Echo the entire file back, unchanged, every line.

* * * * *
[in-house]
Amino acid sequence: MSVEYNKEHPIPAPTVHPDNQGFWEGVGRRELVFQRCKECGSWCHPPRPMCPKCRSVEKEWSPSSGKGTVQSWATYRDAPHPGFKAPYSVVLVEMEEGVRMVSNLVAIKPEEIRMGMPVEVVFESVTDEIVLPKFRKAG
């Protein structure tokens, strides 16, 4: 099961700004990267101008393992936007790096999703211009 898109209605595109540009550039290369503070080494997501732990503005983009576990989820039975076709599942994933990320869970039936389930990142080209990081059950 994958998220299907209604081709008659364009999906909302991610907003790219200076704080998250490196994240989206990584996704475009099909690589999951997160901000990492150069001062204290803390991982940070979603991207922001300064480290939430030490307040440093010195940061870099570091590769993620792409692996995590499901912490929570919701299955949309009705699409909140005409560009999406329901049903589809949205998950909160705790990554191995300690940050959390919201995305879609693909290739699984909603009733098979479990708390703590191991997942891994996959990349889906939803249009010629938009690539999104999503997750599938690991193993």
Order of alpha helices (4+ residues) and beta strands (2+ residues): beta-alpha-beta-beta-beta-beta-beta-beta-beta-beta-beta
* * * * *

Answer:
[in-house]
Amino acid sequence: MSVEYNKEHPIPAPTVHPDNQGFWEGVGRRELVFQRCKECGSWCHPPRPMCPKCRSVEKEWSPSSGKGTVQSWATYRDAPHPGFKAPYSVVLVEMEEGVRMVSNLVAIKPEEIRMGMPVEVVFESVTDEIVLPKFRKAG
């Protein structure tokens, strides 16, 4: 099961700004990267101008393992936007790096999703211009 898109209605595109540009550039290369503070080494997501732990503005983009576990989820039975076709599942994933990320869970039936389930990142080209990081059950 994958998220299907209604081709008659364009999906909302991610907003790219200076704080998250490196994240989206990584996704475009099909690589999951997160901000990492150069001062204290803390991982940070979603991207922001300064480290939430030490307040440093010195940061870099570091590769993620792409692996995590499901912490929570919701299955949309009705699409909140005409560009999406329901049903589809949205998950909160705790990554191995300690940050959390919201995305879609693909290739699984909603009733098979479990708390703590191991997942891994996959990349889906939803249009010629938009690539999104999503997750599938690991193993």
Order of alpha helices (4+ residues) and beta strands (2+ residues): beta-alpha-beta-beta-beta-beta-beta-beta-beta-beta-beta